Data Science And "Closed-Loop" Analytics Changes Master Data Strategy

I had a conversation recently with Brian Lent, founder, chairman, and CTO of Medio. If you don’t know Brian, he has worked with companies such as Google and Amazon to build and hone their algorithms and is currently taking predictive analytics to mobile engagement. The perspective he brings as a data scientist not only has ramifications for big data analytics, but drastically shifts the paradigm for how we architect our master data and ensure quality.
 
We discussed big data analytics in the context of behavior and engagement. Think shopping carts and search. At the core, analytics is about the “closed loop.” It is, as Brian says, a rinse and repeat cycle. You gain insight for relevant engagement with a customer, you engage, then you take the results of that engagement and put them back into the analysis.
 
Sounds simple, but think about what that means for data management. Brian provided two principles:
  • Context is more important than source.
  • You need to know the customer.
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Make Story-Telling The Goal Of Customer MDM

It is easy to get caught up in the source and target paradigm when implementing master data management. The logical model looms large to identify where master data resides for linkage and makes the project -- well -- logical.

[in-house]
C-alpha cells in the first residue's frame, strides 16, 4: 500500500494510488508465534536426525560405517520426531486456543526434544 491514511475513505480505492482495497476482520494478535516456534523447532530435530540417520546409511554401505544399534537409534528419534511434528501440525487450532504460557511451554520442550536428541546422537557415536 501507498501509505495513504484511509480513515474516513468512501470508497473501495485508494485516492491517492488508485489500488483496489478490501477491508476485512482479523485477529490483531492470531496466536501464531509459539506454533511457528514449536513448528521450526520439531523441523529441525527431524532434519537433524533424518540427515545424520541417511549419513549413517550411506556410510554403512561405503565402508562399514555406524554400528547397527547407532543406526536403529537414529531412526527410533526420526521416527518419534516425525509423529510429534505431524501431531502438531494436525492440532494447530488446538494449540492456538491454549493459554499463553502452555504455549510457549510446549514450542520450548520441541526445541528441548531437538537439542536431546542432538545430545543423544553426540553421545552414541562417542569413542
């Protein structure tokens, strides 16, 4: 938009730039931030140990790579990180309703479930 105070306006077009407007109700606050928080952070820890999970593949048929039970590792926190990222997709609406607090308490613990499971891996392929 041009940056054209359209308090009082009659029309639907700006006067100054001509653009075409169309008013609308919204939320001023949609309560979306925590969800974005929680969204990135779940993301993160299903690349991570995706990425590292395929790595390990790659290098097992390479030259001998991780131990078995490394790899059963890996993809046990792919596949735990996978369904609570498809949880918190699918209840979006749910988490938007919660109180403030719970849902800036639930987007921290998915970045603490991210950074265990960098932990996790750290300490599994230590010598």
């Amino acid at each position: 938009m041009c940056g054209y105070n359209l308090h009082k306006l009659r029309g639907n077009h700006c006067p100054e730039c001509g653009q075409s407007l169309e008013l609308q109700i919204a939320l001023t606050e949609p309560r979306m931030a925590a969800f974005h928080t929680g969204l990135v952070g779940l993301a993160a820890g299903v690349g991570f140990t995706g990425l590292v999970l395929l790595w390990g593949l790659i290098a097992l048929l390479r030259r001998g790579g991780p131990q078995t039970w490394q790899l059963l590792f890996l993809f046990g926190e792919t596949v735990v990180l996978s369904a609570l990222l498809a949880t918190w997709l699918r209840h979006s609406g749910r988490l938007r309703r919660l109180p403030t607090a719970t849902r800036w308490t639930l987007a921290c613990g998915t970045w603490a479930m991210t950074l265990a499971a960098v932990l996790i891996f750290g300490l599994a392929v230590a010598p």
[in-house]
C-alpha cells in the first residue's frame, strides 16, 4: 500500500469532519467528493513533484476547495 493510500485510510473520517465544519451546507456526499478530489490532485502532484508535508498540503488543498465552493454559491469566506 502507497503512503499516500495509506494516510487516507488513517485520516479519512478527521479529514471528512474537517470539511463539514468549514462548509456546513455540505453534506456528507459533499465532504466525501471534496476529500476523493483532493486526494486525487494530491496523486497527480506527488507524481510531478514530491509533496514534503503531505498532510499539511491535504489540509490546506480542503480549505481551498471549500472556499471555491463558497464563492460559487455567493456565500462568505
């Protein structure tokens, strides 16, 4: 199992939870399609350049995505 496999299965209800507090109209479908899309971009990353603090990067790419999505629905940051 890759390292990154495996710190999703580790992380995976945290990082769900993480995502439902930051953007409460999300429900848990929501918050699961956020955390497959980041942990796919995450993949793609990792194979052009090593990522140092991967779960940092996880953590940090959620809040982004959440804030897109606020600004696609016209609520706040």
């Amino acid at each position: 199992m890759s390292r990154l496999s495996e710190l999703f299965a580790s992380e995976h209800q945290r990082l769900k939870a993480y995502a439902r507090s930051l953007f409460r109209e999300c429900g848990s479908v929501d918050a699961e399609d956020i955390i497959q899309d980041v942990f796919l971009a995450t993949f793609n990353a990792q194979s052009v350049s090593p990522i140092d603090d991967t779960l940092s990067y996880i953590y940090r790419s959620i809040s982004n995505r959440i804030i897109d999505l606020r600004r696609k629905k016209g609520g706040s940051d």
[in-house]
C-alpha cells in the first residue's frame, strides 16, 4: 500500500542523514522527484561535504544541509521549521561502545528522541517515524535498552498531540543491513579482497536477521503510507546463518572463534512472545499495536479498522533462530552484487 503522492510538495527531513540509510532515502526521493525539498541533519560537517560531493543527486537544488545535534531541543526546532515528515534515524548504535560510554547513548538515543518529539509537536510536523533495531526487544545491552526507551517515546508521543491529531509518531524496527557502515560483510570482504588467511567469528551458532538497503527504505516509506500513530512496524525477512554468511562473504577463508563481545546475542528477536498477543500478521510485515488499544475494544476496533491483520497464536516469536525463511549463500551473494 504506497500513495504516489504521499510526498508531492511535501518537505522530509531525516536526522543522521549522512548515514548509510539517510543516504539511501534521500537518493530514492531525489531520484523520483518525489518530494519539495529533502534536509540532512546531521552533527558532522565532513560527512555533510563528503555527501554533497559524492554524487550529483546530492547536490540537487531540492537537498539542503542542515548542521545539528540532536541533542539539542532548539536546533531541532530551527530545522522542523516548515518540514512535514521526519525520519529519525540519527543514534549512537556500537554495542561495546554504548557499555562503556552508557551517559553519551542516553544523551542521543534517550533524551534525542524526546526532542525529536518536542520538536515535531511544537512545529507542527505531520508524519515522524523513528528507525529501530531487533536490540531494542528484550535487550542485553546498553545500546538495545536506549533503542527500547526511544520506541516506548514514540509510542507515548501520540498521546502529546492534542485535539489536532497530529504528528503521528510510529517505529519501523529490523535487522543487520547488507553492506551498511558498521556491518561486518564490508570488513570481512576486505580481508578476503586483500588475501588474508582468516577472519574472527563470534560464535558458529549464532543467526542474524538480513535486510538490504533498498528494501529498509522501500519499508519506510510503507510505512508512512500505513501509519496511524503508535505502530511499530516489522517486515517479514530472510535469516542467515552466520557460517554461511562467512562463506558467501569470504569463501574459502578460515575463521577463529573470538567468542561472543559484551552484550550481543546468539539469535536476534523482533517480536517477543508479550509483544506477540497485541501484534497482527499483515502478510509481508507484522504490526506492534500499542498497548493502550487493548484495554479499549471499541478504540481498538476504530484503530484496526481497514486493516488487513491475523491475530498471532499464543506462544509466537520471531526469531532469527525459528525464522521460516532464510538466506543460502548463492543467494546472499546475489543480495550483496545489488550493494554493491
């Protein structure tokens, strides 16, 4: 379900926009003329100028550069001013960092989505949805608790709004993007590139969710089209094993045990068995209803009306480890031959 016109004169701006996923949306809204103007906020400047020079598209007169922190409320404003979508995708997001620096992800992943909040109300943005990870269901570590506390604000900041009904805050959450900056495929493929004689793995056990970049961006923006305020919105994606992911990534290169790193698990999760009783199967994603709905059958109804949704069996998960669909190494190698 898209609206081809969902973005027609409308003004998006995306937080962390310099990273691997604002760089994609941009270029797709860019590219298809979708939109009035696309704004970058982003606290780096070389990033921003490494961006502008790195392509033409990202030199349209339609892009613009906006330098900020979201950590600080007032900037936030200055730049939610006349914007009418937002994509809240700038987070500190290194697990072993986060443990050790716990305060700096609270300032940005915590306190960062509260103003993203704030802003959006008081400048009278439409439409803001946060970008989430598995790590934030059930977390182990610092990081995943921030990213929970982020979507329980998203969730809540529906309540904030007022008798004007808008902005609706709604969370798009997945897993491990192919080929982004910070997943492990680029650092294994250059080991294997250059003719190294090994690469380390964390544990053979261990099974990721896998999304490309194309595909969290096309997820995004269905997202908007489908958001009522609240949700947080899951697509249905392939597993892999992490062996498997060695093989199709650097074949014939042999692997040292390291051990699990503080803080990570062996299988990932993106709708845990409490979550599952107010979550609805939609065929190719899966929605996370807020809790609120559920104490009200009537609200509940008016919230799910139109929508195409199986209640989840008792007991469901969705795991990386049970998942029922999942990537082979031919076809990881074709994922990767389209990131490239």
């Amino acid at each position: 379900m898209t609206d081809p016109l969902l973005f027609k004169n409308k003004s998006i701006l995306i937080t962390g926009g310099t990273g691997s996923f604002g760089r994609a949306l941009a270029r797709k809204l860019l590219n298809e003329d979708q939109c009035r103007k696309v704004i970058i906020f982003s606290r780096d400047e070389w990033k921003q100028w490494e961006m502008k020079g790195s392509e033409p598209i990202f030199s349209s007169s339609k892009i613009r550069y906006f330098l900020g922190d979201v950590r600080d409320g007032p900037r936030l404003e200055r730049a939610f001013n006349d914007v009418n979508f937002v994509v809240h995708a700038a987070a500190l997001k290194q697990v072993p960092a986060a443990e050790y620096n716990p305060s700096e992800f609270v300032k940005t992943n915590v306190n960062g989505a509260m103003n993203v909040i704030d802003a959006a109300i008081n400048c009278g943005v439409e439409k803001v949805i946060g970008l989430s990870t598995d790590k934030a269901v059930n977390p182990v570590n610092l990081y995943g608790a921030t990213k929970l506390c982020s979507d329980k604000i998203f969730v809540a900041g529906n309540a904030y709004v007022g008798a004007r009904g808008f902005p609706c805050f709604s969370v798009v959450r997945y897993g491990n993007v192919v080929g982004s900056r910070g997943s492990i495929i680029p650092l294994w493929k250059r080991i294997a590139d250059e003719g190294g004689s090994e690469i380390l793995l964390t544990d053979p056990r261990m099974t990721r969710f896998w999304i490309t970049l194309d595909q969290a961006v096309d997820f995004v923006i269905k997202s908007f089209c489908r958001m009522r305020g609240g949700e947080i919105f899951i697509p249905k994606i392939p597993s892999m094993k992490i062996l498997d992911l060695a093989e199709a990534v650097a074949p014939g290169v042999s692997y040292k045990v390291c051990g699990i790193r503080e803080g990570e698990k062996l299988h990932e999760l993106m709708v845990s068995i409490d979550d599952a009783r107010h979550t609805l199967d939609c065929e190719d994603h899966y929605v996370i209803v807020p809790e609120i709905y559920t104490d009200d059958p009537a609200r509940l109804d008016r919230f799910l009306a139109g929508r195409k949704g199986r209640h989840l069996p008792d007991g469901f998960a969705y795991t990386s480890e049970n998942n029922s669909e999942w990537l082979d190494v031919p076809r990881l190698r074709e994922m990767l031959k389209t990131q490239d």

If this is the first step in your customer MDM endeavor and creating a master data definition based on identifying relevant data elements, STOP!

The first step is to articulate the story that customer MDM will support. This is the customer MDM blueprint.  

For example, if the driving business strategy is to create a winning customer experience, customer MDM puts the customer definition at the center of what the customer experience looks like. The customer experience is the story. You need to understand and have data points for elements such as preferences, sentiment, lifestyle, and friends/relationships. These elements may be available within your CRM system, in social networks, with partners, and third-party data providers. The elements may be discrete or derived from analytics. If you only look for name, address, phone, and email, there is nothing about this definition that helps determine how you place that contact into context of engagement.

Ultimately, isn’t that what the business is asking for when they want the promised 360-degree view of the customer? Demands for complete, relevant, and timely are not grounded in the databases, data dictionaries, and integration/transformation processes of your warehouses and applications; they are grounded in the story. 

So, don’t start with the data. Start with the story you want to tell.